Private-equity firms are trying to take advantage of crude’s 54 percent plunge since June, which has made targets cheaper. Carlyle, Apollo, Blackstone Group LP and KKR & Co. raised about $30 billion in the past 18 months for Energy- related deals.

How and when they spend that money depends on their view on the future direction of oil. Apollo, led by Leon Black, has recently bought debt of companies struggling to meet their repayments because the firm expects oil will remain at multiyear lows, potentially allowing it to take control later. Carlyle has raised billions to acquire companies in leveraged buyouts because it expects oil to start rising, allowing it to sell its holdings at a profit later.

“Oil prices will come back a bit,” Rubenstein said. “If you can buy now at relatively low prices and hold on for a few years, you’re going to do quite well.”

 

Eoin Treacy's view -

The speed with which the major private equity firms have been able to raise large pools of capital to invest in the Energy sector is a testament to just how much liquidity is still sloshing around the system. There are plenty of opportunities to acquire attractive assets as overleveraged players are squeezed by lower than expected prices for both oil and gas. The fact that private equity has already become so active suggests they will aid in base formation development. However base formation development and recovery are not the same thing.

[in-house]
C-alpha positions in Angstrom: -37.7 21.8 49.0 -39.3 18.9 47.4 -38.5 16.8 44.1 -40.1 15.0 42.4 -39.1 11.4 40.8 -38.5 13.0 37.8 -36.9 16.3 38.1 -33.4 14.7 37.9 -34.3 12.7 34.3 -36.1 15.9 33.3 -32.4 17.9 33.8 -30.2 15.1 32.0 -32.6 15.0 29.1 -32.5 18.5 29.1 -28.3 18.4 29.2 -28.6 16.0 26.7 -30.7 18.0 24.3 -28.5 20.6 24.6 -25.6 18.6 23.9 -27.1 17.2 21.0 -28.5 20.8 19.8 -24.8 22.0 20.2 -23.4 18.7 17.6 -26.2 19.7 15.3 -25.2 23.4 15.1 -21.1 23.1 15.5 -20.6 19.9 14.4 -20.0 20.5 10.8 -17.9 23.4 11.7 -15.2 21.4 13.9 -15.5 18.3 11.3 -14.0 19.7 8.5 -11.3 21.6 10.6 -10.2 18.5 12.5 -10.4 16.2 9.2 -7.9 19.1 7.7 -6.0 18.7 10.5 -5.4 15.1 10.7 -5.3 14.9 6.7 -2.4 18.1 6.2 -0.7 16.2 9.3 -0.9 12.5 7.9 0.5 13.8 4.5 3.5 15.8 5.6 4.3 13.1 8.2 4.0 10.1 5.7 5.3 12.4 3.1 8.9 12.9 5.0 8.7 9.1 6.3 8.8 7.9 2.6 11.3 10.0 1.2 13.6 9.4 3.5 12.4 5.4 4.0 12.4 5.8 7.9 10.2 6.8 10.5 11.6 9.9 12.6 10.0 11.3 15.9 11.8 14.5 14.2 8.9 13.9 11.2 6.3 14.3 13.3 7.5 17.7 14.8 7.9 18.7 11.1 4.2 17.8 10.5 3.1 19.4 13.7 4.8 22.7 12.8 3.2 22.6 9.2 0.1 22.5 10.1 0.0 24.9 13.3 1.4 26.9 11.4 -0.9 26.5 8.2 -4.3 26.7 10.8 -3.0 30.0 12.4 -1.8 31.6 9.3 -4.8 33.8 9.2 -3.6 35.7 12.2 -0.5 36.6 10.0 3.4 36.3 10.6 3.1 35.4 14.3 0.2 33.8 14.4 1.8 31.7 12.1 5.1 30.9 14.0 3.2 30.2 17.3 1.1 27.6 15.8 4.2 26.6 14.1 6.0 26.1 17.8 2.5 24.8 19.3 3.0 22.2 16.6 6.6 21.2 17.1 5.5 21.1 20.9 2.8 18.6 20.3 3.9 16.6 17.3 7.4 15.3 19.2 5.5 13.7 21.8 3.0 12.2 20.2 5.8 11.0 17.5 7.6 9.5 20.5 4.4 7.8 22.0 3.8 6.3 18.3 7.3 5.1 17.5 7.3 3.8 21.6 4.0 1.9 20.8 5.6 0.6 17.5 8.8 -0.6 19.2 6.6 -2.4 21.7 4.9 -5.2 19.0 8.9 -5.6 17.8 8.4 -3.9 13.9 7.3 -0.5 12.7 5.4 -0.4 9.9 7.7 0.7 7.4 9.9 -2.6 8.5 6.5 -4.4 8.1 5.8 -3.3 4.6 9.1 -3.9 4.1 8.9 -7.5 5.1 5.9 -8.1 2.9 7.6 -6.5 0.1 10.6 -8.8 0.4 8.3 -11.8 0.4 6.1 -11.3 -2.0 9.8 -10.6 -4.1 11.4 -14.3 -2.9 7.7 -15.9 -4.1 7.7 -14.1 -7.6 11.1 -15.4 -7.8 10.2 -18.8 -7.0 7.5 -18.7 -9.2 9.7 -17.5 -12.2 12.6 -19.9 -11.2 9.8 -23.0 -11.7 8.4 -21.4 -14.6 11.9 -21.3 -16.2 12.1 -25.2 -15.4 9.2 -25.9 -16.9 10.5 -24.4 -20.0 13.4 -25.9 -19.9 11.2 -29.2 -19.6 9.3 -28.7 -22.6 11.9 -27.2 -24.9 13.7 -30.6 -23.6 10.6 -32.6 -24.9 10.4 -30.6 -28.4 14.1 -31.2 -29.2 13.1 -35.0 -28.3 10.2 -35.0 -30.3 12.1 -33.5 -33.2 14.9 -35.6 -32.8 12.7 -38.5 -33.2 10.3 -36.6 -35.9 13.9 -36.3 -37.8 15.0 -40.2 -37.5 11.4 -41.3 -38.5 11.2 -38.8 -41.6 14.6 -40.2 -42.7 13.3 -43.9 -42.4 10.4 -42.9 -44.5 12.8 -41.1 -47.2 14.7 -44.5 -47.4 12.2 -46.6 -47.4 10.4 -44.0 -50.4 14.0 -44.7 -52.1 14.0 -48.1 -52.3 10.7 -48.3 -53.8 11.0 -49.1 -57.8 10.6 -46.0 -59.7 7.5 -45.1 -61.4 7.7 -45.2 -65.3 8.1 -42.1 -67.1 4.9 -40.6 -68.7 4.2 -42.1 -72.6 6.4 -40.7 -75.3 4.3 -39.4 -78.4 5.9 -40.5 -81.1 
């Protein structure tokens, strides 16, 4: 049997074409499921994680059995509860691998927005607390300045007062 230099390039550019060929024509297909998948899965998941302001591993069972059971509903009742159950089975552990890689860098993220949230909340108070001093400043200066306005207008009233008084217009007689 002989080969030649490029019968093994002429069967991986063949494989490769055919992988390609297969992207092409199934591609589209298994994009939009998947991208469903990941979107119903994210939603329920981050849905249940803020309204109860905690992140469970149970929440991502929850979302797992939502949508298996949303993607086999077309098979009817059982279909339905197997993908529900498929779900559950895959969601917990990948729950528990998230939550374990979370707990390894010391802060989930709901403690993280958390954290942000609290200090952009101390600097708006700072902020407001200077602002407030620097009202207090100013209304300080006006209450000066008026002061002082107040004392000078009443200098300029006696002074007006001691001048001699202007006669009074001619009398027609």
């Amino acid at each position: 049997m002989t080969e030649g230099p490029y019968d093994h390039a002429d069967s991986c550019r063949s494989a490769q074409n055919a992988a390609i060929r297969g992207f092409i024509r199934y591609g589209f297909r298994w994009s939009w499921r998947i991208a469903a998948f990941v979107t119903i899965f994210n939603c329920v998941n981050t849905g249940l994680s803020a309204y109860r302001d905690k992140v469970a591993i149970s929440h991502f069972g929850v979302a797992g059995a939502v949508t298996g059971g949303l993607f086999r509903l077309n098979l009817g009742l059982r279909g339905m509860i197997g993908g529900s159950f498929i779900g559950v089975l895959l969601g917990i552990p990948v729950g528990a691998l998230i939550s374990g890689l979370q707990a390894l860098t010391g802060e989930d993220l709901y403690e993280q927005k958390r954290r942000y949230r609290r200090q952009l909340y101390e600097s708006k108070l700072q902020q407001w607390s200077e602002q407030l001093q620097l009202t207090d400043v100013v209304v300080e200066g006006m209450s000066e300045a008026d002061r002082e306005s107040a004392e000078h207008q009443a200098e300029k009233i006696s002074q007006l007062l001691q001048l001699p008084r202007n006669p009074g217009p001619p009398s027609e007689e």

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March 25 2015

Commentary by Eoin Treacy

Beijing to Shut All Major Coal Power Plants to Cut Pollution

This article from Bloomberg News may be of interest to subscribers. Here is a section: 

The facilities will be replaced by four gas-fired stations with capacity to supply 2.6 times more electricity than the coal plants.

The closures are part of a broader trend in China, which is the world’s biggest carbon emitter. Facing pressure at home and abroad, policy makers are racing to address the environmental damage seen as a byproduct of breakneck economic growth. Beijing plans to cut annual coal consumption by 13 million metric tons by 2017 from the 2012 level in a bid to slash the concentration of pollutants.

And

Nationally, China planned to close more than 2,000 smaller coal mines from 2013 to the end of this year, Song Yuanming, vice chief of the State Administration of Coal Mine Safety, said at a news conference in July.

 

Eoin Treacy's view -

I’ll be stopping off in Beijing on my way to Singapore next week and I’m looking forward to seeing first-hand what measures, if any,  have been taken to tackle the pollution problem. Replacing coal fired power stations with natural gas plants is a hugely positive development which is likely to have some far reaching repercussions. 



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February 16 2015

Commentary by Eoin Treacy

Is That All There Is? A Fresh Look At U.S. Gas/LNG Export Potential